• Rescue centres which have been set up to care for injured or confiscated animals;
    • Life-time care facilities which are devoted to caring for confiscated animals;
    • Specialist societies for a particular species or taxonomic group, if the group or individual members can care for the animals;
    • Humane societies which are in a position to place confiscated animals with private individuals capable of providing life-time care;
    • Commercial captive breeders who are willing to take the animals;
      • Such breeders may have the resources, including technical skills, required to care for the animals.
      • Production of captive-bred animals may reduce demand for wild-caught animals.
    • Research institutes using animals in humane research.

      (B449.w4 [full text included])

  • Note: "As a general rule, where confiscated animals are of high conservation value, an effort should be made to place them in a captive facility that ensures their availability for conservation efforts over the long term, such as with a zoo, ex-situ research programme, or an established captive breeding programme or facility." (B449.w4 [full text included])
  • Zoos are often offered animals by the public (e.g. former pets), and may be "more or less required" to accept animals which have been confiscated by relevant authorities. (J54.24.w4)
  • Note: Zoos and aquaria should accept confiscated animals only when they have the necessary expertise and can provide appropriate accommodation and care for the animal(s) in the long term. (D275 [full text included])

Benefits

  • Educational value of the animals, in exhibits or other uses;
    • When a zoo accepts an animal from a member of the public, this is an opportunity to educate that person about the conservation and welfare implications of buying/possessing wild animals. (J54.24.w4)
    • Note: 
      • "Zoos and aquariums having confiscated animals on display should take the opportunity to inform the public about the reason, which led to the confiscation. In particular, they should make the public aware of the threats unsustainable and illegal trade poses to wild species and of the role CITES plays in combating such trade." (D275 [full text included])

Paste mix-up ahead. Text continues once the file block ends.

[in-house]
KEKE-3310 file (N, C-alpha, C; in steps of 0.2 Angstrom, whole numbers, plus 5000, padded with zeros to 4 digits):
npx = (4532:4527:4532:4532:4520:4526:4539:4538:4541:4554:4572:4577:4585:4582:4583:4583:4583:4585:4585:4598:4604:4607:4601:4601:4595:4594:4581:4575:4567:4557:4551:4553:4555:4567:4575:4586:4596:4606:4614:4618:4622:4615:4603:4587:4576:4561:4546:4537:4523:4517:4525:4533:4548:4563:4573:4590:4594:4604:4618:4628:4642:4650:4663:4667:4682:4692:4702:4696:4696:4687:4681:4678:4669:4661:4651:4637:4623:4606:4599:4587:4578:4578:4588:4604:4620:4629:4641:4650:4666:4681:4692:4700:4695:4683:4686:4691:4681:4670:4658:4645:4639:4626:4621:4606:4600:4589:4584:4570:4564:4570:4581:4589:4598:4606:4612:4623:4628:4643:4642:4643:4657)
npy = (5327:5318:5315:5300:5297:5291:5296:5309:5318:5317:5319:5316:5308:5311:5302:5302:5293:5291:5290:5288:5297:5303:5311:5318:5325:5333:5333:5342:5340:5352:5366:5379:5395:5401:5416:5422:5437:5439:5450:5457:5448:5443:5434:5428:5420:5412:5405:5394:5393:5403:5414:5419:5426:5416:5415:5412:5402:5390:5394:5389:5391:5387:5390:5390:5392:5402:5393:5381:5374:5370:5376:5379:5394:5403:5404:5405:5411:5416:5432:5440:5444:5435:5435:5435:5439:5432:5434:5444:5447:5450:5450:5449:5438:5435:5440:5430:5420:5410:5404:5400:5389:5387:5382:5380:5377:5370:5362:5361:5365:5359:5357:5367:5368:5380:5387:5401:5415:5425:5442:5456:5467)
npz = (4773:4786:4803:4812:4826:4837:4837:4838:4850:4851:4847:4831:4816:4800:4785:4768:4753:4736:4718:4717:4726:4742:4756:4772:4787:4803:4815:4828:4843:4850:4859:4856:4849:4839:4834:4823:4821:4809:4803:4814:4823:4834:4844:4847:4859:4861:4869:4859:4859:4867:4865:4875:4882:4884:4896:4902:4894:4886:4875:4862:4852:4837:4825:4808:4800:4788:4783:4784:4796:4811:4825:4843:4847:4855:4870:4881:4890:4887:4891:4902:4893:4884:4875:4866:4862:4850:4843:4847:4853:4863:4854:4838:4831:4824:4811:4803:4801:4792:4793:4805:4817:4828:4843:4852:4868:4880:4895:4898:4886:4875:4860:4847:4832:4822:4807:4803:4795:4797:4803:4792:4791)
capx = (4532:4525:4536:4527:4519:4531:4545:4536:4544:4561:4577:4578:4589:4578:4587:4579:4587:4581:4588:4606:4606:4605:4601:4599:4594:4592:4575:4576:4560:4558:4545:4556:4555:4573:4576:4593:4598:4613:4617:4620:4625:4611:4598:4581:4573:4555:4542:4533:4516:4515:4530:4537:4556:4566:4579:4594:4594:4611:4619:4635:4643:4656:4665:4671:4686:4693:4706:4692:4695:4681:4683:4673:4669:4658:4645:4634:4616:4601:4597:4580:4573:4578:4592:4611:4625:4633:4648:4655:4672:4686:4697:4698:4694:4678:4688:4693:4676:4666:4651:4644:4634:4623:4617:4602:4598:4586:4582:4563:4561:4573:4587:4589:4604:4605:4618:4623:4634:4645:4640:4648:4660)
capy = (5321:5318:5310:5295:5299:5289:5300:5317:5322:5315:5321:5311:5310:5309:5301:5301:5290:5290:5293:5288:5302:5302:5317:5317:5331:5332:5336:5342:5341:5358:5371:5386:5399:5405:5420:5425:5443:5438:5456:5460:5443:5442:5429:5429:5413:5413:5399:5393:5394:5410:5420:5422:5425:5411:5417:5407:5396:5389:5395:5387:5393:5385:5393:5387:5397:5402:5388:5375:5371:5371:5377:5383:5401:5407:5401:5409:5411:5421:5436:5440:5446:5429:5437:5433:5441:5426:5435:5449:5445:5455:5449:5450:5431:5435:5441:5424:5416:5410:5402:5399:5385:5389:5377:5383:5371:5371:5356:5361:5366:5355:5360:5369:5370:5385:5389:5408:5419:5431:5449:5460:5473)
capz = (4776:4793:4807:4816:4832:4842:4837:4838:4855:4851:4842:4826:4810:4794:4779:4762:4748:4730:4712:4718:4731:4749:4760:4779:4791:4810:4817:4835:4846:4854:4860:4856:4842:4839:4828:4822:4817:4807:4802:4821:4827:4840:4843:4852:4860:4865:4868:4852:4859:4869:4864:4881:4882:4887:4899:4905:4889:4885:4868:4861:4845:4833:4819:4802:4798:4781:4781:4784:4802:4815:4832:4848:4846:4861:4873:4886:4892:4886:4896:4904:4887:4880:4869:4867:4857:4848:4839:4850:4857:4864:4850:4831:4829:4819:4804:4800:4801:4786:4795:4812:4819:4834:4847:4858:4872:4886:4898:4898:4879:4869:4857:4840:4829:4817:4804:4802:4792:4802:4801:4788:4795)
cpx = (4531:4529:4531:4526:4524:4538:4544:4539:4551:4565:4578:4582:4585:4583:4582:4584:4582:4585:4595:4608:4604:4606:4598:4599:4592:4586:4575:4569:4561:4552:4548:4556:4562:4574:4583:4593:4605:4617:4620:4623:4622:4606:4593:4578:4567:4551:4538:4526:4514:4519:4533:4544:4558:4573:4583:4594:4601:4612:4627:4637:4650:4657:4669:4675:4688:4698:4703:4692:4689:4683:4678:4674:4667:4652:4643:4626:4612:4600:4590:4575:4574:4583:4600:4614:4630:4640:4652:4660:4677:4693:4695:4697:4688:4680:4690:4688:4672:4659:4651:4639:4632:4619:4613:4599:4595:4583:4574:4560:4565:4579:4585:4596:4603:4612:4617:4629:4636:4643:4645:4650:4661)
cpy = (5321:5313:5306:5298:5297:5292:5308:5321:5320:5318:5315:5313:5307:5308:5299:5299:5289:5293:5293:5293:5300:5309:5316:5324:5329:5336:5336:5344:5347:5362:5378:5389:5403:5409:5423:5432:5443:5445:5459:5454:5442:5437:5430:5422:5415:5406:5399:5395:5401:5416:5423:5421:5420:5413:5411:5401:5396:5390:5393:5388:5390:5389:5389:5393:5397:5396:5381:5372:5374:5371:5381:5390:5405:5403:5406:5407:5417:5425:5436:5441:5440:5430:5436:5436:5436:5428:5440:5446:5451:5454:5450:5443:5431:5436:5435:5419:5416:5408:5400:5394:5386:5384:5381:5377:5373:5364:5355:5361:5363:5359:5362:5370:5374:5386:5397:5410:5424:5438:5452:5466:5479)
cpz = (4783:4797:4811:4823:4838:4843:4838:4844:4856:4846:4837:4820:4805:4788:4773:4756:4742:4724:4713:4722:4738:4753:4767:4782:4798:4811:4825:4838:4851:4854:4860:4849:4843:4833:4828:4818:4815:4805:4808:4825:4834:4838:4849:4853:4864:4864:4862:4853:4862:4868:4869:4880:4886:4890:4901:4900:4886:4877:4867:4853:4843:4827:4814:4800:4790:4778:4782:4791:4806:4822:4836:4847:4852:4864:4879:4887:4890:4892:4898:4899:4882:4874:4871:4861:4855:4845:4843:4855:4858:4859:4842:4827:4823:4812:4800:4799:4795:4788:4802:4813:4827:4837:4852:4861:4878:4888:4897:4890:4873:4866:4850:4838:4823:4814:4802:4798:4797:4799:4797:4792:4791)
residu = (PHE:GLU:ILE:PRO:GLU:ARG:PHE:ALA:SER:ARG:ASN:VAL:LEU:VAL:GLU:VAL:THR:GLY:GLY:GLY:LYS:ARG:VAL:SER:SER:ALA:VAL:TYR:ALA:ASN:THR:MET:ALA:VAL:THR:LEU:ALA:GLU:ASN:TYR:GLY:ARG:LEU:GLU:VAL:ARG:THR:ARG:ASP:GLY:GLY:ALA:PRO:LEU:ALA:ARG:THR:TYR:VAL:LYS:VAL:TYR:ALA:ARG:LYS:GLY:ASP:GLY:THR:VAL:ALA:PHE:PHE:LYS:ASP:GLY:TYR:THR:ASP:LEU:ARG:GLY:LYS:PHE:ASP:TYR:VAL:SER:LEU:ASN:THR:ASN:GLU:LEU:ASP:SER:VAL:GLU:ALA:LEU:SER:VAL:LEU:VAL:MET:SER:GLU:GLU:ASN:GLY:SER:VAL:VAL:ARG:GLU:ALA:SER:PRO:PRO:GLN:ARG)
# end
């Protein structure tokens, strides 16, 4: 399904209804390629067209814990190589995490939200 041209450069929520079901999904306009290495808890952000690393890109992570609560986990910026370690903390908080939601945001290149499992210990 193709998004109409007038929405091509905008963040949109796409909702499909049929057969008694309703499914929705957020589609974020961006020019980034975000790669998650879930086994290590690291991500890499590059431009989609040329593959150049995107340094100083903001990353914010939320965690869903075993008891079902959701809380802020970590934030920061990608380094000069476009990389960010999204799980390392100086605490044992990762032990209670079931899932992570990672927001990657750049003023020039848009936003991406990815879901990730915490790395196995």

• The satisfaction that the animals have an increased chance for survival;
  • Potential use of the animals in captive breeding programmes which could replace wild-caught animals as a source of animals for trade;
  • Potential for captive breeding for conservation programmes, including re-introduction programmes;
  • Potential for the use of the animals in conservation and other research projects.
  • Potential for using the animals to raise funds supporting in situ projects with the species. (B432.w2, D275 [full text included])

(B432.w2, B449.w4 [full text included], D275 [full text included], J54.24.w4)

  • Note: For many people, conservation and welfare are not seen as separate entities; it may be harmful to the reputation of a zoo if it does not take an animal when it is offered, since members of the public may consider this evidence of an uncaring attitude. (J54.24.w4)

Risks/Concerns

  • Confiscated animals may be carrying diseases, many of which cannot be screened for and cannot be eliminated by even prolonged quarantine, which could affect conspecifics and/or other species.
    • Permanent isolation, or euthanasia, is necessary if it is not possible to adequately ensure, through quarantine and testing, that confiscated animals are free of important diseases.
  • If confiscated animals are maintained in an ex situ collection, there is a risk they may escape and become pests or invasive species, with all the attendant potential for damage.